Thank you very much for the comment. I was just starting to get writers block when i noticed my internet was down. I went to the server room to investigate and I seen that the ClarkConnect box was off. It turned out that the breaker that the machine was connected to was faulty. After fixing that problem I started it back up and the network came back online. When i checked the log files i noticed that the uptime on the box was several months with no interruptions and no slowdowns/bottlenecks in the network. I decided something this bulletproof and reliable had to get some recognition and was worth bragging about! As far as the wireless portion of the ClarkConnect goes, it works great. I will say that using the configuration that you are using is better for several reasons. You should get better range having the wireless AP away from the machine. Having the PCI card makes it difficult to get 360 range as the antennae only sticks out of the case itself less than a half an inch. An actual router (in AP mode) gives you the flexibility to hide it up high on a shelf and move the antennae around to clear the case of the router. The only way around this is to use a higher gain antennae on a long pigtail cable! The only benefit with having the wireless on the Clark Connect itself is the control of the wireless security standpoint. You should be able to get similar security on any router by flashing the router to a different firmware. Thanks again for the great comment and I hope you the best with your ClarkConnect box!

Chris Torres
Chris Torres

Thats my favorite part about Linux. There are so many flavors available. I am sure there is always going to be a better solution available so long as the Open Source community is active!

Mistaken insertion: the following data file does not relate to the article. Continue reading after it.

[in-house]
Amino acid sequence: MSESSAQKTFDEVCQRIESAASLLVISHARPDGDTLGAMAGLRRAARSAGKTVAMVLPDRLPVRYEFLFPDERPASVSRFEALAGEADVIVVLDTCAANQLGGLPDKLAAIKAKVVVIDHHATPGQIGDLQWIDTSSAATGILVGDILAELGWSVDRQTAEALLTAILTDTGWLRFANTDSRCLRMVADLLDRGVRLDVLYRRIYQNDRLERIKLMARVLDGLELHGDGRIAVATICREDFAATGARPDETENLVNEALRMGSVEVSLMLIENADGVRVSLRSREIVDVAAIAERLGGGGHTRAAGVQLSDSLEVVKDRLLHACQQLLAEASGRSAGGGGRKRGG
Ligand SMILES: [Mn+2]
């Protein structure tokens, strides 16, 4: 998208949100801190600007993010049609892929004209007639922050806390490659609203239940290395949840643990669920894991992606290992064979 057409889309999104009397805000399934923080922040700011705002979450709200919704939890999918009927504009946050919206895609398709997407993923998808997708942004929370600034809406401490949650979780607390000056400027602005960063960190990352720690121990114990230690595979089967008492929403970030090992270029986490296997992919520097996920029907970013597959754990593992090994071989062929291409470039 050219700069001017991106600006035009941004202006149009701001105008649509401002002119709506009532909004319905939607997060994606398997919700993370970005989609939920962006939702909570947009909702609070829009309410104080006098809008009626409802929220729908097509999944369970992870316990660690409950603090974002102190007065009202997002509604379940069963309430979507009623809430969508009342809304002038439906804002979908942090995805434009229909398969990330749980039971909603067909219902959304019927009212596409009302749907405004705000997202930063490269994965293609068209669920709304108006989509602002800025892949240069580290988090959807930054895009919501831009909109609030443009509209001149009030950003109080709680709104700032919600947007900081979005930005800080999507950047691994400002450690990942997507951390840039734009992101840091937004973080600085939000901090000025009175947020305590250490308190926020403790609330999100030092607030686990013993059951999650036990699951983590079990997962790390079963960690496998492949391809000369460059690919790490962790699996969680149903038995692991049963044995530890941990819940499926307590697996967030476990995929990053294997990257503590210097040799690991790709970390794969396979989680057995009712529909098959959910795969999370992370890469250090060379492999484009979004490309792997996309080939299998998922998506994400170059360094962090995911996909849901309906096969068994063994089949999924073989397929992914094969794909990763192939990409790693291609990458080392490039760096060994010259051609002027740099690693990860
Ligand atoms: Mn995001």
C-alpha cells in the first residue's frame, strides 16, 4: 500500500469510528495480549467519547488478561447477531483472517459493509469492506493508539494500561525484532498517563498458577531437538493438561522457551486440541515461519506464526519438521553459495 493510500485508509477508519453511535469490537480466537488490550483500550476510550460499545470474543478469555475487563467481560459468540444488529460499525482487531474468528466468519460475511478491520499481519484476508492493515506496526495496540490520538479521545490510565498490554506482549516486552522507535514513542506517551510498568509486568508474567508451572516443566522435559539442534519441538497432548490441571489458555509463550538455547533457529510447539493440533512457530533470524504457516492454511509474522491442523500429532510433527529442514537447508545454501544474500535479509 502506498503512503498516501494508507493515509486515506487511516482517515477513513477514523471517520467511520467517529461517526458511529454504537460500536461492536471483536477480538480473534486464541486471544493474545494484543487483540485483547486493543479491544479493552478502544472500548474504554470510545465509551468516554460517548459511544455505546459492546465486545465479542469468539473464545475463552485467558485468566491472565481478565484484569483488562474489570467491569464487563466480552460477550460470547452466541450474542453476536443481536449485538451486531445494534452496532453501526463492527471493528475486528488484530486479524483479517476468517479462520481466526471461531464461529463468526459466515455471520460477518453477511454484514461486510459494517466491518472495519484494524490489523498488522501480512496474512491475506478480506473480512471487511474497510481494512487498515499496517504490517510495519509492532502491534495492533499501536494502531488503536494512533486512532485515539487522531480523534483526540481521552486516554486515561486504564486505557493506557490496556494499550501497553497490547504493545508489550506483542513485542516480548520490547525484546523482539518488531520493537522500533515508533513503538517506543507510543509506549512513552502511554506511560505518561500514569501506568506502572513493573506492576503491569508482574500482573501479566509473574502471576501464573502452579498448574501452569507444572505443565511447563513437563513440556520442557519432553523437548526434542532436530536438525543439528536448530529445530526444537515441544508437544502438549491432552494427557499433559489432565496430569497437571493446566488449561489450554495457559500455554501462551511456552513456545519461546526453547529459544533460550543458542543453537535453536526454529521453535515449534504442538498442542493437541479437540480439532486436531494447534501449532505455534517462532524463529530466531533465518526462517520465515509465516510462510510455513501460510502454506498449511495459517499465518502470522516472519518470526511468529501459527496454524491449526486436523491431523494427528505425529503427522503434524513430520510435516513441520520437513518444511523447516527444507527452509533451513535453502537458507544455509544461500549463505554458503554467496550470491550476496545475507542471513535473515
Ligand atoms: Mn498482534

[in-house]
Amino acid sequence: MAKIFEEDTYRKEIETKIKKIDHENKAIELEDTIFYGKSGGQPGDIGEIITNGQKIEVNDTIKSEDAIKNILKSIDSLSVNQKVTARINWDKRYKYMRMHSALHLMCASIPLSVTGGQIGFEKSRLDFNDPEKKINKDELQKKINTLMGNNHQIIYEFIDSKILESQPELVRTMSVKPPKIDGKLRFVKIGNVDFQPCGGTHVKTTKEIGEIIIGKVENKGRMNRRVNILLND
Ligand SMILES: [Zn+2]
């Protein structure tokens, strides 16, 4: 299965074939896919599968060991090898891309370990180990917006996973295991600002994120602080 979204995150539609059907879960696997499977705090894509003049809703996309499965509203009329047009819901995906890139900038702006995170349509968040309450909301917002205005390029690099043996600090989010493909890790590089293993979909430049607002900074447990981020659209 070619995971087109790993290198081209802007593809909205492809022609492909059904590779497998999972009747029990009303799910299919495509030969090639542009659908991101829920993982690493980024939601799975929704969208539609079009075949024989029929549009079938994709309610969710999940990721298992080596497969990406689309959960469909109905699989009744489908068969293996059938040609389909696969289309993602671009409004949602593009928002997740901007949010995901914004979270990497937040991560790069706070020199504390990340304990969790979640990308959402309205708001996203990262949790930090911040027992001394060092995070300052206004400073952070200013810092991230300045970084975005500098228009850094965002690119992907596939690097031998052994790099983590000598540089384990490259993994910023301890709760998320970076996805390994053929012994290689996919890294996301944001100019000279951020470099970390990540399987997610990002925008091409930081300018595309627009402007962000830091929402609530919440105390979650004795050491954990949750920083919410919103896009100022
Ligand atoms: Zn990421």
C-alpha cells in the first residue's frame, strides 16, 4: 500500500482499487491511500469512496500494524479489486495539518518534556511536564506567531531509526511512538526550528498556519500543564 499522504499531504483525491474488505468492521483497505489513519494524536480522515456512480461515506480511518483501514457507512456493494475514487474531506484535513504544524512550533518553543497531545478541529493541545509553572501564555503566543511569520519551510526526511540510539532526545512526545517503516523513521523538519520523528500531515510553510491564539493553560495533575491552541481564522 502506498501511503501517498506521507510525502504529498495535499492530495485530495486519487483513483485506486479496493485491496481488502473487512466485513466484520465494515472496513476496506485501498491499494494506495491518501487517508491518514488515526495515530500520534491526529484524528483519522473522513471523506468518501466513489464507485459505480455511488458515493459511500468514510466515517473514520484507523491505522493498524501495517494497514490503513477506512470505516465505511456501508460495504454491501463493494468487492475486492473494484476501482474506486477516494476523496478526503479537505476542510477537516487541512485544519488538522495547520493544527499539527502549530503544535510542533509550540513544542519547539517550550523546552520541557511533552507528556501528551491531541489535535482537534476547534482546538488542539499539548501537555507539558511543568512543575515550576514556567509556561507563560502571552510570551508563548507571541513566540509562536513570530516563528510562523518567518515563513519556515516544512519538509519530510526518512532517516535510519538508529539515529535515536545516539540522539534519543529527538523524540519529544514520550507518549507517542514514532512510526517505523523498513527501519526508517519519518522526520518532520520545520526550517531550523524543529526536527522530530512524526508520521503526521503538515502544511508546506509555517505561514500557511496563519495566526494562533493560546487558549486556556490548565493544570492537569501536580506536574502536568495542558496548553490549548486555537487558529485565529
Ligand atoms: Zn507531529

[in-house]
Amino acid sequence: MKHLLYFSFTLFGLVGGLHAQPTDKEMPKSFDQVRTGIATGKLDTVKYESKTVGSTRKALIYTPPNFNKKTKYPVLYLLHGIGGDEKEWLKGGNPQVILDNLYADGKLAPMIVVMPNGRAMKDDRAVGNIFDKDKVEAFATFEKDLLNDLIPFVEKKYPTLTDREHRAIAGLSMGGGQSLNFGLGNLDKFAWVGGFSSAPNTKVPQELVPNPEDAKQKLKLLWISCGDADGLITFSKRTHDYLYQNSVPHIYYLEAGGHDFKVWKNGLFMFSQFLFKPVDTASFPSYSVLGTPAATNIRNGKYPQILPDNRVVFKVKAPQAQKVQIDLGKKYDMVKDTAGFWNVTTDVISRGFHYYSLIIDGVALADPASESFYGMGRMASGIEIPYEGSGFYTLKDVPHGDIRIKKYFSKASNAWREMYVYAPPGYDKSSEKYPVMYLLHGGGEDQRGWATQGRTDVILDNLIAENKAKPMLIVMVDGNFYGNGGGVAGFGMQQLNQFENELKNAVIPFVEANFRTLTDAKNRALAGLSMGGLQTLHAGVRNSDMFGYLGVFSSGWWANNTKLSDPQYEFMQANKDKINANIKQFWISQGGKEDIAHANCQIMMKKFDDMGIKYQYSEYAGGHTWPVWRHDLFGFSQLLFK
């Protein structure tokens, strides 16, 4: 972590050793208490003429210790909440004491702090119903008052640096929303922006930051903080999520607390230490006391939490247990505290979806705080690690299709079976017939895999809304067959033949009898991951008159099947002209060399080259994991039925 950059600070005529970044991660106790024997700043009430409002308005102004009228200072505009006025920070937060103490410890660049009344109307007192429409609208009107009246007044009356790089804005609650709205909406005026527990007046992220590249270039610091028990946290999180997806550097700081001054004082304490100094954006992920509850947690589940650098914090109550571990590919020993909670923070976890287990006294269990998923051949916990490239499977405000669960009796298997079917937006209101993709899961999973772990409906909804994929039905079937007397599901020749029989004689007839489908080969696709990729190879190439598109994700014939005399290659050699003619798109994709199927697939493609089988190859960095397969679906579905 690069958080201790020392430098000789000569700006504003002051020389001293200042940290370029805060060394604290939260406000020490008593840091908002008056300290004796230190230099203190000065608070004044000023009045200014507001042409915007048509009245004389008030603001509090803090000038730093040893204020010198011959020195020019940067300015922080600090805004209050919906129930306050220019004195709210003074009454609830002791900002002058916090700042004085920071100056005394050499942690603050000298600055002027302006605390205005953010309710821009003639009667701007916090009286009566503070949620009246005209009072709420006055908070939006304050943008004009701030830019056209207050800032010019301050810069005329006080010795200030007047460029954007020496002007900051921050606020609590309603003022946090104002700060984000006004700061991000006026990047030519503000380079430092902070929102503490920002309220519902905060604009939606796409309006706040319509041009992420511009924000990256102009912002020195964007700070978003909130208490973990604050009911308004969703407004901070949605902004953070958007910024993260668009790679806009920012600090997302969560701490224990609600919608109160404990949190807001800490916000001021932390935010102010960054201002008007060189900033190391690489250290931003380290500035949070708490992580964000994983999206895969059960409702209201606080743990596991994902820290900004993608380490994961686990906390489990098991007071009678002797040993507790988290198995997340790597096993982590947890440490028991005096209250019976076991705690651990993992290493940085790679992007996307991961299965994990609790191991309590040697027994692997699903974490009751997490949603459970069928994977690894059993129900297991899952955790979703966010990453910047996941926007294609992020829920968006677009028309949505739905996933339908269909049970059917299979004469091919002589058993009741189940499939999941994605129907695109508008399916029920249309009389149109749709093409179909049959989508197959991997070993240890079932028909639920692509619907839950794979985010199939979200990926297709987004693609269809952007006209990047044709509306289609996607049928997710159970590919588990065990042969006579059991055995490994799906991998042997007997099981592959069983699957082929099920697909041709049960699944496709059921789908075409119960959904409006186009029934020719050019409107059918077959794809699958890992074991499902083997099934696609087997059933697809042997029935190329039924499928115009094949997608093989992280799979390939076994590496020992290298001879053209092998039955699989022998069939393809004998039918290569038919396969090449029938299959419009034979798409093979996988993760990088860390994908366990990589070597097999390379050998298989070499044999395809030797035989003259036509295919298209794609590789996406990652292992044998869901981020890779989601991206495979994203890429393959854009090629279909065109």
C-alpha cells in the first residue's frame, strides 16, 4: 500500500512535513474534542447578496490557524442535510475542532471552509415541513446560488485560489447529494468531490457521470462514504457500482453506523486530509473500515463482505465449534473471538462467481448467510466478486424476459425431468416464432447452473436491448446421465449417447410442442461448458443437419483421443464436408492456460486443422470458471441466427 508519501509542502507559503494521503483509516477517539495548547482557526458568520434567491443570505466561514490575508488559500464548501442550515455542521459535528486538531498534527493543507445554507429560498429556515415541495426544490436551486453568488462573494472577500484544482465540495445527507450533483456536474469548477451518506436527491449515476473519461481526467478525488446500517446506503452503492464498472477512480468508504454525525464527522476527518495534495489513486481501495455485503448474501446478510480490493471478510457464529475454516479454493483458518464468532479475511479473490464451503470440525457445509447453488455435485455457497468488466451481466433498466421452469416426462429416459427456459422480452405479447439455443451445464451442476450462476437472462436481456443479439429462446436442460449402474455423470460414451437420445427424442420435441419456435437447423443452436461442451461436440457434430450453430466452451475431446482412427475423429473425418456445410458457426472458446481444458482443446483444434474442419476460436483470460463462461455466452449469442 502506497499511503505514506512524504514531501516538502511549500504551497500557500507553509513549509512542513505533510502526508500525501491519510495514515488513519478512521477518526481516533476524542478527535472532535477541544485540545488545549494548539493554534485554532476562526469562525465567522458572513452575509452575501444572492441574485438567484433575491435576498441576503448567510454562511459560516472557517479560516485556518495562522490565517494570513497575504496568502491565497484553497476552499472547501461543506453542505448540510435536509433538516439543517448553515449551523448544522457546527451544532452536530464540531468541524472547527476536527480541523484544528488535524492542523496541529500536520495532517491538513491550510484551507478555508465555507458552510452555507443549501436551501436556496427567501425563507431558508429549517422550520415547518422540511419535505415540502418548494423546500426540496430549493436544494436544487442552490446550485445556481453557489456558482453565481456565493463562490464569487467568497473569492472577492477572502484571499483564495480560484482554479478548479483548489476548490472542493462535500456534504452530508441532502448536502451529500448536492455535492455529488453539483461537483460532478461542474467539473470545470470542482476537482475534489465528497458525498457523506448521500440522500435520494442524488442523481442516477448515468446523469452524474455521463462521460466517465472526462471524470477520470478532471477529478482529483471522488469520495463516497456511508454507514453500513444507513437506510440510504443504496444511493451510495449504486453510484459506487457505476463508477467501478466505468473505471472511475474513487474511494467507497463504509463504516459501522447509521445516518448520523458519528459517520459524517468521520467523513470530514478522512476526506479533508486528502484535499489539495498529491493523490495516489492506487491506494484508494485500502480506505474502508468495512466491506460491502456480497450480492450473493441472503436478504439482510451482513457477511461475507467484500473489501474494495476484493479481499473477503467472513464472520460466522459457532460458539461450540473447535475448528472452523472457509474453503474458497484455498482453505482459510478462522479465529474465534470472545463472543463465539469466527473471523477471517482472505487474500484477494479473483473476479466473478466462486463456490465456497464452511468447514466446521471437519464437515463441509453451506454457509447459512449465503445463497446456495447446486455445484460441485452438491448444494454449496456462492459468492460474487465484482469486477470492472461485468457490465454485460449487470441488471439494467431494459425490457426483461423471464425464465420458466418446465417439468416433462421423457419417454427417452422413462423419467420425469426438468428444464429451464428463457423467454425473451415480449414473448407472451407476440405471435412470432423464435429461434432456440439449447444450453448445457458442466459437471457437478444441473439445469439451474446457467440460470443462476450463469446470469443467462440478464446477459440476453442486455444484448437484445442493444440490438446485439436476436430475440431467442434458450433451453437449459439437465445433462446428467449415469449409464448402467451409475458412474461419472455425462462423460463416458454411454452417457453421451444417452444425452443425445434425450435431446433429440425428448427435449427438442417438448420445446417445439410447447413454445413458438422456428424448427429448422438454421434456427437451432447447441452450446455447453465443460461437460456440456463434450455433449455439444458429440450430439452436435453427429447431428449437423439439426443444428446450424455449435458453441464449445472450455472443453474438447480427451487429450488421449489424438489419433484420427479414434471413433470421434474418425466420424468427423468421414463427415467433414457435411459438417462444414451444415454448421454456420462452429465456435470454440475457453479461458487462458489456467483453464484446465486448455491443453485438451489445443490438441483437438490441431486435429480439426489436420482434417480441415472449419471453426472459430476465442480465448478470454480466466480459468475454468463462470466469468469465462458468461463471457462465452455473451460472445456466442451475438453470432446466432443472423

mrogers
mrogers

Hahaha. I know what you mean! I remember my old Pentium 100 (MHz, that is) and how stable it used to be. That thing was a ROCK! I live in the middle of Arizona, and when I was living at home with that computer, most of the time we'd only run the swamp cooler and the core CPU temps would so often climax around 190 degress+ (ohh, and it never misspelled, it just BEEPED when I'd mess up.)

Chris Torres
Chris Torres

The wireless card that i have found to be most effective in Linux distributions is the Belkin 802.11g 54Mbps Wireless PCI Adapter from Walmart. There is only 1 version that works out of the box though, and thats the version that uses the Atheros Chipset. If you look on the bottom of the box you will find a version number. Version 5100 is the correct version. The distributions that i have tested this card on are Suse 10, Ubuntu 7.04 (Feisty) and Clark Connect. The ClarkConnect website has a complete list of supported devices. Click the following link for the list. http://www.clarkconnect.com/wiki/index.php?title=Network_Settings_-_Wireless_Card_Configuration#Supported_Hardware I will be posting a blog in the next couple of days with details on wireless cards and Linux. I will post the link to it when it is published.

Chris Torres
Chris Torres